A $100,000 HIPAA fine has been imposed on a solo physician practice for HIPAA Security Rule failures discovered by the Department of Health and Human Services’ Office for Civil Rights (OCR) during an investigation of a data breach related to a dispute between the practice and one of its business associates.
Steven A. Porter, M.D, a gastroenterologist in Ogden, UT, runs a practice serving around 3,000 patients. Dr. Porter submitted a data breach report to OCR in 2013 when his electronic medical record company, Elevation43, blocked access to the electronic protected health information (ePHI) of patients until a $50,000 bill was paid. Dr. Porter alleged Elevation24 was impermissibly using the practice’s health records.
OCR investigated the breach and discovered the practice had not conducted a risk analysis prior to the OCR investigation. In an announcement about the HIPAA fine, OCR said the practice had” demonstrated significant noncompliance with the HIPAA rules,” which warranted a financial penalty.
OCR provided “significant technical assistance,” but even after the breach, the practice failed to conduct an accurate and thorough risk analysis of potential risks and vulnerabilities to the confidentiality, integrity and availability of all its ePHI. The practice also failed to implement security measures to reduce risks and vulnerabilities to a reason and appropriate level, as required by the HIPAA Security Rule. OCR also said the practice had permitted Elevation24 to create, receive, maintain or transmit ePHI on the practice’s behalf at least since 2013, yet the practice had not received satisfactory assurances that Elevation24 would safeguard ePHI.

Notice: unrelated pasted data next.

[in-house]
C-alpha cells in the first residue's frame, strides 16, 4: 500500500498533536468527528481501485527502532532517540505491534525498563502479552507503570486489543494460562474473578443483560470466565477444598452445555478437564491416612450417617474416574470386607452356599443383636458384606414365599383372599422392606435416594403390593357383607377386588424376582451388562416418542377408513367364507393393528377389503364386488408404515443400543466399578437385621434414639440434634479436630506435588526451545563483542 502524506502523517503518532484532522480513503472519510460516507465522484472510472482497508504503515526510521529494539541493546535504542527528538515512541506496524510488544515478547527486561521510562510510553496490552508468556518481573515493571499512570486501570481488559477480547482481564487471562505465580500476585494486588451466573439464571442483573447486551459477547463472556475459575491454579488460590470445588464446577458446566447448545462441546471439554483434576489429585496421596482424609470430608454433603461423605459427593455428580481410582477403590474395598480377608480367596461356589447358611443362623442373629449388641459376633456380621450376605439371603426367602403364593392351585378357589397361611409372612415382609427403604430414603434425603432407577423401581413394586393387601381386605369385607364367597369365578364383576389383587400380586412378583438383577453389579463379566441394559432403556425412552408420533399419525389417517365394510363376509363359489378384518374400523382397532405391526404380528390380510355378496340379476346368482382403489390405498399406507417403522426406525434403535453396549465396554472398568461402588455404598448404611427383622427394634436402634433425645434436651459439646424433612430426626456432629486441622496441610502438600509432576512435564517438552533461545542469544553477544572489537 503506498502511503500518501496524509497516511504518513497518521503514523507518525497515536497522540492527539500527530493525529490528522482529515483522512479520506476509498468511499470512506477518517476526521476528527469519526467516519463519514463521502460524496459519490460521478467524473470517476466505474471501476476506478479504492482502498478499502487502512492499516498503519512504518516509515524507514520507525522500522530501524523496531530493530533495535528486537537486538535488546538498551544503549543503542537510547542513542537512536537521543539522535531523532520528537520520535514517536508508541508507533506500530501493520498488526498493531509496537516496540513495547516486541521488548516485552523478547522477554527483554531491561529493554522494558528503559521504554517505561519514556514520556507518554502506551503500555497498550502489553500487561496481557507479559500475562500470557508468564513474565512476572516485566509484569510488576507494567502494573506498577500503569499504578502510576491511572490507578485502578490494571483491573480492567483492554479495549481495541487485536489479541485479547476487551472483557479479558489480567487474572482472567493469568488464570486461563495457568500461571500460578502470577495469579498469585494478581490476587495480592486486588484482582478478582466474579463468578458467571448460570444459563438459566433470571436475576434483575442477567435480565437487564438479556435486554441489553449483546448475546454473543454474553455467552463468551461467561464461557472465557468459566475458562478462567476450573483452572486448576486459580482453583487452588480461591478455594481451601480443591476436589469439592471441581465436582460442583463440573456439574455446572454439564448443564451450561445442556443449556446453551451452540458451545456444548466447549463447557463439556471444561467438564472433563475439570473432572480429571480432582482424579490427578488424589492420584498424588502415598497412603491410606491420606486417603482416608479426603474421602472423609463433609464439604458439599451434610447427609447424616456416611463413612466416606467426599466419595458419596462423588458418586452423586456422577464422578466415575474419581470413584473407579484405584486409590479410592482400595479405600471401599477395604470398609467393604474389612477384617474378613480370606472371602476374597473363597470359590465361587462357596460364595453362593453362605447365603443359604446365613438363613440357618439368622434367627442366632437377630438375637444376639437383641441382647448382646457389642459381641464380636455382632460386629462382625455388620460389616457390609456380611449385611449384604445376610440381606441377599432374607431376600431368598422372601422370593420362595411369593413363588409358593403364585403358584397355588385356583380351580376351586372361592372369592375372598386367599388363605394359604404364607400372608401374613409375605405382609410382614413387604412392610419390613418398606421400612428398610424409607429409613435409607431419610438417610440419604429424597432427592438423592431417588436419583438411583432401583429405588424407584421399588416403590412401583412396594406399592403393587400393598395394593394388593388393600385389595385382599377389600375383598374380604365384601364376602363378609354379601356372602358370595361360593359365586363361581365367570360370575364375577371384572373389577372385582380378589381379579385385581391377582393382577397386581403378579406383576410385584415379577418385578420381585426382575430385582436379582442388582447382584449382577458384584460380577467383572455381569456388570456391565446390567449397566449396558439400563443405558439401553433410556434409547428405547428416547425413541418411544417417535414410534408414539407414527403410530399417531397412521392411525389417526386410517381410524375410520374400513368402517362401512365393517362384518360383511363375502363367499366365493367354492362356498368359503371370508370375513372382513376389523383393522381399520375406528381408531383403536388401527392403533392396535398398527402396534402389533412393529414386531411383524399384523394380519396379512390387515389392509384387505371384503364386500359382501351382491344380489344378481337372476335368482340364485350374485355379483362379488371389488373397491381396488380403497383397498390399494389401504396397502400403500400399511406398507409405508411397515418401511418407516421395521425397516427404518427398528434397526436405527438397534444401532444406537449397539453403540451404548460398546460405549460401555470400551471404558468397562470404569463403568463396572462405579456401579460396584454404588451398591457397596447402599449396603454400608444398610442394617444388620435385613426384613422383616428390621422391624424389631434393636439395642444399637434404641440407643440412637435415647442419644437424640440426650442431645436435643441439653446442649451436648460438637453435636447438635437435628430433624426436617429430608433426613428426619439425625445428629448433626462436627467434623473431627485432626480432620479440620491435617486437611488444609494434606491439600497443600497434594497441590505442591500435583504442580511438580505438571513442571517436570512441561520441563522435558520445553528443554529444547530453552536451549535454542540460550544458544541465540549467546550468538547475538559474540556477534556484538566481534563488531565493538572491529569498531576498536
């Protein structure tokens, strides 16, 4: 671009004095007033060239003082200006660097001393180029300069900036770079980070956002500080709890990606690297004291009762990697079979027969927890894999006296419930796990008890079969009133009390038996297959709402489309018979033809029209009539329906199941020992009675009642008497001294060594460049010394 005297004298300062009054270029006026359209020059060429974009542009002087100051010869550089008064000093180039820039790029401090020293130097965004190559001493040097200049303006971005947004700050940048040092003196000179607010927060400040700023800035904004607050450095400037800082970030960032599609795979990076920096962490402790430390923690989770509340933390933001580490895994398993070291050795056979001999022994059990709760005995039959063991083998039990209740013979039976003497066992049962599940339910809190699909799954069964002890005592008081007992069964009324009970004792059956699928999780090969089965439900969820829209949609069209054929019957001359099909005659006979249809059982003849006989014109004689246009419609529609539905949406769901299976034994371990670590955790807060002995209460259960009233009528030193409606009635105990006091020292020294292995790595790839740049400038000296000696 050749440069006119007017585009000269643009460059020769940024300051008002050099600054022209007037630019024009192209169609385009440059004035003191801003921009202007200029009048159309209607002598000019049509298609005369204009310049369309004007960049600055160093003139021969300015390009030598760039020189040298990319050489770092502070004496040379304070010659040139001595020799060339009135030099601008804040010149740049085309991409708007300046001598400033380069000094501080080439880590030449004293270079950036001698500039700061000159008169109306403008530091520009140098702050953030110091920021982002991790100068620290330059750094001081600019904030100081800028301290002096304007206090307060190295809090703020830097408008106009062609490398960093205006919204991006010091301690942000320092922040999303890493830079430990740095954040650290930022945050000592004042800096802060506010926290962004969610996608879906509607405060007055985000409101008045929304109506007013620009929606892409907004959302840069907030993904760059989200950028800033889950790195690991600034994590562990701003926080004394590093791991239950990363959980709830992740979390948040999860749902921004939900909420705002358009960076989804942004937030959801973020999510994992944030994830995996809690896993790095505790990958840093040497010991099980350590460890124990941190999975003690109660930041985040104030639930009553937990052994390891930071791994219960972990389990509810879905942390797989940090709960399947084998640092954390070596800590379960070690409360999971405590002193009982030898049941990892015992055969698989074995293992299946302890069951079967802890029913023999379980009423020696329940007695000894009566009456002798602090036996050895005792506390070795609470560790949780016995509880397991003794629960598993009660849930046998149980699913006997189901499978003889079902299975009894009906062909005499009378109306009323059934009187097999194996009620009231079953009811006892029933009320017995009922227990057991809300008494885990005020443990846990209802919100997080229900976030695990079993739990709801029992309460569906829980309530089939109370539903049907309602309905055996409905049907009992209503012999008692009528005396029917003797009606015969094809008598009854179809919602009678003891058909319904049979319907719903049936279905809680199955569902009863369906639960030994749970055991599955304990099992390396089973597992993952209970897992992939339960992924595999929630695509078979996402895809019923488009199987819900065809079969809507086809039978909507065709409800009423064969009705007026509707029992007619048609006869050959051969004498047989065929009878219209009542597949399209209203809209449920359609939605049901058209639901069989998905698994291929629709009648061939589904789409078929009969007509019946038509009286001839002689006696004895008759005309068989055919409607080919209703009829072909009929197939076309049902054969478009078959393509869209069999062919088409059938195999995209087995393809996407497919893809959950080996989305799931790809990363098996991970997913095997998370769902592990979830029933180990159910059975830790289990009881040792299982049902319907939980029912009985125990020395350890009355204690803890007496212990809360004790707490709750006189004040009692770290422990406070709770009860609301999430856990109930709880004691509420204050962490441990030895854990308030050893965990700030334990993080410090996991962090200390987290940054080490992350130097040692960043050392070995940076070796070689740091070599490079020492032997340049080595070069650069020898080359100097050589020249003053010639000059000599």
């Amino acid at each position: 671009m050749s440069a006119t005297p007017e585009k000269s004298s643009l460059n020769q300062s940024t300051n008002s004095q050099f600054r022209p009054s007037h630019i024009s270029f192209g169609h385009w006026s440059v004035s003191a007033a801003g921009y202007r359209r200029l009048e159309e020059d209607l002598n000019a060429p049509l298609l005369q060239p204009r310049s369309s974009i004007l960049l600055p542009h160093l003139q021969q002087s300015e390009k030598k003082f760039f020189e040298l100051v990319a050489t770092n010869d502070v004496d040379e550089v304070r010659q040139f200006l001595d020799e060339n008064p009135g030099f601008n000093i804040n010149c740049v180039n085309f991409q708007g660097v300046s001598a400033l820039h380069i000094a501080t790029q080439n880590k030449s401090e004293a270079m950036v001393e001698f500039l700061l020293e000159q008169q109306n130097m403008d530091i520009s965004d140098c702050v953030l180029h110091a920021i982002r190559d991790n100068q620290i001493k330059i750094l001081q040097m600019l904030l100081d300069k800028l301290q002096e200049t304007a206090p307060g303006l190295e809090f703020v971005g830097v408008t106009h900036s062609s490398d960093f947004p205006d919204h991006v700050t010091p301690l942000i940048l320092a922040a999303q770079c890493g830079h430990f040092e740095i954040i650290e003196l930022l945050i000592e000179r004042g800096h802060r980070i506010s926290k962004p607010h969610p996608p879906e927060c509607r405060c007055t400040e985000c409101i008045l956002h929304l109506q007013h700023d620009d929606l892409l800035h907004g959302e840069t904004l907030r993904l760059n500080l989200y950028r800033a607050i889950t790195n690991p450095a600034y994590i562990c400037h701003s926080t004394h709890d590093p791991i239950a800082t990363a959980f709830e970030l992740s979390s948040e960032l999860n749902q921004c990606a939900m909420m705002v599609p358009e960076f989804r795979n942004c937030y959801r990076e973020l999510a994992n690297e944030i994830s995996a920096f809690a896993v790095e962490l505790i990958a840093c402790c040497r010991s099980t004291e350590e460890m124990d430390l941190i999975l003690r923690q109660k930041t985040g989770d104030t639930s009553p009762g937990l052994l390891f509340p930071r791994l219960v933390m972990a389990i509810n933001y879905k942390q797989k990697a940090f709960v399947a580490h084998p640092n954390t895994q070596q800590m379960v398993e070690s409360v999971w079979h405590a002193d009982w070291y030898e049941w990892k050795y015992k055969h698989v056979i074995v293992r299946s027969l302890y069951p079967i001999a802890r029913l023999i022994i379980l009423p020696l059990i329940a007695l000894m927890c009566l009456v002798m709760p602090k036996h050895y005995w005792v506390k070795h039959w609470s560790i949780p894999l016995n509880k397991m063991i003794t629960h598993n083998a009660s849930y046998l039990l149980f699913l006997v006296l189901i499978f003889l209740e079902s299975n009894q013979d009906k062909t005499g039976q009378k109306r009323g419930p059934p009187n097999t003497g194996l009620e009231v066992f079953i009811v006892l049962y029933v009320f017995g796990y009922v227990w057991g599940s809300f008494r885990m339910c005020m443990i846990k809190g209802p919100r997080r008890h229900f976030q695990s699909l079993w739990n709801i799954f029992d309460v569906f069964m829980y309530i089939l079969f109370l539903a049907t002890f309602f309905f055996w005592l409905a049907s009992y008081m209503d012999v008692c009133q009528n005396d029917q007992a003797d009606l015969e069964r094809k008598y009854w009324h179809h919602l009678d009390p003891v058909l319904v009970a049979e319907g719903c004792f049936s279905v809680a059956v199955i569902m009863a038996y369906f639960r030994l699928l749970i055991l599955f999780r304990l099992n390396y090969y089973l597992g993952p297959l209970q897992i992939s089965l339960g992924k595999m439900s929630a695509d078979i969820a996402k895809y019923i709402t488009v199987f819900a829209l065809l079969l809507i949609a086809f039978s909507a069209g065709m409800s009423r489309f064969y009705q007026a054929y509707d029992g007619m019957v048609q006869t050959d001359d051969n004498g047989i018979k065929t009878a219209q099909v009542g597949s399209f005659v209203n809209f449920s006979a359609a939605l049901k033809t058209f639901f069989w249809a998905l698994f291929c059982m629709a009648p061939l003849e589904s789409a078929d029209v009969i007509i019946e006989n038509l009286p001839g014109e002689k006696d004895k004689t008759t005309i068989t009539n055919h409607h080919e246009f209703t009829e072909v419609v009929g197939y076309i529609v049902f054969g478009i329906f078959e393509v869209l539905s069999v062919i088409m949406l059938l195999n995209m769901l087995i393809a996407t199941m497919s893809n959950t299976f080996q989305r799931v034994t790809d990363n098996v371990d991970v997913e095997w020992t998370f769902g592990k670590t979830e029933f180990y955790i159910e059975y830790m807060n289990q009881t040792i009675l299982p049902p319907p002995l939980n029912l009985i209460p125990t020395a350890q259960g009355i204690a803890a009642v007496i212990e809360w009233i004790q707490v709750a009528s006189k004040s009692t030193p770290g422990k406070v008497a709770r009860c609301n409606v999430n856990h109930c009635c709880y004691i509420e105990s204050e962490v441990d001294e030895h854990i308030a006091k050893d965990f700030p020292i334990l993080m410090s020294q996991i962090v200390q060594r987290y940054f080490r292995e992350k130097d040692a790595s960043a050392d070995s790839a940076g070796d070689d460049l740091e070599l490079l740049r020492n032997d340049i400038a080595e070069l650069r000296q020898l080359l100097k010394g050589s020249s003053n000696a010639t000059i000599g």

In addition to paying the $100,000 penalty, the practice has agreed to a corrective action plan to address the HIPAA failures and will be monitored closely by OCR for 2 years.
There are lessons to be learned from this HIPAA penalty. OCR prefers to work with covered entities to help them correct any compliance issues and often provides technical assistance to help covered entities bring their compliance programs up to the required standard. When that assistance is provided, it is essential for covered entities to act on that advice quickly.
This is yet another case where risk analysis failures have been found. The risk analysis is an essential part of ensuring that ePHI is safeguarded, yet many covered entities fail to conduct a risk analysis, do not conduct risk analyses regularly, or conduct risk analyses but do not cover the entire organization. If in doubt about what a risk analysis should entail, seek advice from compliance specialist.
“All healthcare providers, large and small, need to take their HIPAA obligations seriously,” said OCR Director Roger Severino. “The failure to implement basic HIPAA requirements, such as an accurate and thorough risk analysis and risk management plan, continues to be an unacceptable and disturbing trend within the health care industry.”